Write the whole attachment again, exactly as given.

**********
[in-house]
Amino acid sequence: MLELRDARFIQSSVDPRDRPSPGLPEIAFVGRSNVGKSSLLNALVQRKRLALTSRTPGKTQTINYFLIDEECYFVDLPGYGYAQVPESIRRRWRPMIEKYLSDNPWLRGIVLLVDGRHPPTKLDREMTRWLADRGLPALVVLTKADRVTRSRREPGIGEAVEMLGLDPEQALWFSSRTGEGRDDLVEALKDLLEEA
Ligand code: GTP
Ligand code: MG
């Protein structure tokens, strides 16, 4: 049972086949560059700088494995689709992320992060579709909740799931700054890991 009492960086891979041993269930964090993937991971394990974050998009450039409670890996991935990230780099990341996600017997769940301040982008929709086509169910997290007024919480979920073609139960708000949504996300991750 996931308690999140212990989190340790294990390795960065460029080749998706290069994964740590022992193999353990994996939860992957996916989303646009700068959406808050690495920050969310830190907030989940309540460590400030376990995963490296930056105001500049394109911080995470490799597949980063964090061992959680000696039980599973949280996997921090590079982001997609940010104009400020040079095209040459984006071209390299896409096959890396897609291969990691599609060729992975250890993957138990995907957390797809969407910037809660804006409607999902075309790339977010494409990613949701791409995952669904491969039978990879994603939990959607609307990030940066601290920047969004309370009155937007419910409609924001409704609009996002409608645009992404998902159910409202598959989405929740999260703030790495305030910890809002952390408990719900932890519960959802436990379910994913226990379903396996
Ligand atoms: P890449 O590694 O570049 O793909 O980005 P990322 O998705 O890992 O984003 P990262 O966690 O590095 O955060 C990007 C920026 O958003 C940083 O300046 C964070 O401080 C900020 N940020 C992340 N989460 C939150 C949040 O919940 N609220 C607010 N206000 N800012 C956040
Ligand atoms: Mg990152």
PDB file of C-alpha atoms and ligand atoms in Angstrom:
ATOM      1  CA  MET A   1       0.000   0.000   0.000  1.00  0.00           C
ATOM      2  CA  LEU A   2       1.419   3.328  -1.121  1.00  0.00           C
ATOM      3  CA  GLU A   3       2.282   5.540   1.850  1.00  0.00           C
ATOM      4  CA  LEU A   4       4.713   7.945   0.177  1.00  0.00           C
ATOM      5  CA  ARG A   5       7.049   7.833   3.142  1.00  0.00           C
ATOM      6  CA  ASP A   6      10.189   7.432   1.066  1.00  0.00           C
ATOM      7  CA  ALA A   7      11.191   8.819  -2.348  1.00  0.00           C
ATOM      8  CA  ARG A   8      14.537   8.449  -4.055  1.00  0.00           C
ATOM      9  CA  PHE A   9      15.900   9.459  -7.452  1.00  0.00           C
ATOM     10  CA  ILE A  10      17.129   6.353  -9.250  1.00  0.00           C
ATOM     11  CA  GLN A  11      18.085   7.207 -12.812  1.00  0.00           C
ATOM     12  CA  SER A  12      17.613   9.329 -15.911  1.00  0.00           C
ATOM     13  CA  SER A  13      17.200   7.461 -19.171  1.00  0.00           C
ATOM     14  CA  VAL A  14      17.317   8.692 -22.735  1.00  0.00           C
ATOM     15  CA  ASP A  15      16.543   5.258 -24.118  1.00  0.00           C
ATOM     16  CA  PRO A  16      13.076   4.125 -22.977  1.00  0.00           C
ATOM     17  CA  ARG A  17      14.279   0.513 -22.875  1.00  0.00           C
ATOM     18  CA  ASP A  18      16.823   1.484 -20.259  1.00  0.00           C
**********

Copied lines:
[in-house]
Amino acid sequence: MLELRDARFIQSSVDPRDRPSPGLPEIAFVGRSNVGKSSLLNALVQRKRLALTSRTPGKTQTINYFLIDEECYFVDLPGYGYAQVPESIRRRWRPMIEKYLSDNPWLRGIVLLVDGRHPPTKLDREMTRWLADRGLPALVVLTKADRVTRSRREPGIGEAVEMLGLDPEQALWFSSRTGEGRDDLVEALKDLLEEA
Ligand code: GTP
Ligand code: MG
């Protein structure tokens, strides 16, 4: 049972086949560059700088494995689709992320992060579709909740799931700054890991 009492960086891979041993269930964090993937991971394990974050998009450039409670890996991935990230780099990341996600017997769940301040982008929709086509169910997290007024919480979920073609139960708000949504996300991750 996931308690999140212990989190340790294990390795960065460029080749998706290069994964740590022992193999353990994996939860992957996916989303646009700068959406808050690495920050969310830190907030989940309540460590400030376990995963490296930056105001500049394109911080995470490799597949980063964090061992959680000696039980599973949280996997921090590079982001997609940010104009400020040079095209040459984006071209390299896409096959890396897609291969990691599609060729992975250890993957138990995907957390797809969407910037809660804006409607999902075309790339977010494409990613949701791409995952669904491969039978990879994603939990959607609307990030940066601290920047969004309370009155937007419910409609924001409704609009996002409608645009992404998902159910409202598959989405929740999260703030790495305030910890809002952390408990719900932890519960959802436990379910994913226990379903396996
Ligand atoms: P890449 O590694 O570049 O793909 O980005 P990322 O998705 O890992 O984003 P990262 O966690 O590095 O955060 C990007 C920026 O958003 C940083 O300046 C964070 O401080 C900020 N940020 C992340 N989460 C939150 C949040 O919940 N609220 C607010 N206000 N800012 C956040
Ligand atoms: Mg990152």
PDB file of C-alpha atoms and ligand atoms in Angstrom:
ATOM      1  CA  MET A   1       0.000   0.000   0.000  1.00  0.00           C
ATOM      2  CA  LEU A   2       1.419   3.328  -1.121  1.00  0.00           C
ATOM      3  CA  GLU A   3       2.282   5.540   1.850  1.00  0.00           C
ATOM      4  CA  LEU A   4       4.713   7.945   0.177  1.00  0.00           C
ATOM      5  CA  ARG A   5       7.049   7.833   3.142  1.00  0.00           C
ATOM      6  CA  ASP A   6      10.189   7.432   1.066  1.00  0.00           C
ATOM      7  CA  ALA A   7      11.191   8.819  -2.348  1.00  0.00           C
ATOM      8  CA  ARG A   8      14.537   8.449  -4.055  1.00  0.00           C
ATOM      9  CA  PHE A   9      15.900   9.459  -7.452  1.00  0.00           C
ATOM     10  CA  ILE A  10      17.129   6.353  -9.250  1.00  0.00           C
ATOM     11  CA  GLN A  11      18.085   7.207 -12.812  1.00  0.00           C
ATOM     12  CA  SER A  12      17.613   9.329 -15.911  1.00  0.00           C
ATOM     13  CA  SER A  13      17.200   7.461 -19.171  1.00  0.00           C
ATOM     14  CA  VAL A  14      17.317   8.692 -22.735  1.00  0.00           C
ATOM     15  CA  ASP A  15      16.543   5.258 -24.118  1.00  0.00           C
ATOM     16  CA  PRO A  16      13.076   4.125 -22.977  1.00  0.00           C
ATOM     17  CA  ARG A  17      14.279   0.513 -22.875  1.00  0.00           C
ATOM     18  CA  ASP A  18      16.823   1.484 -20.259  1.00  0.00           C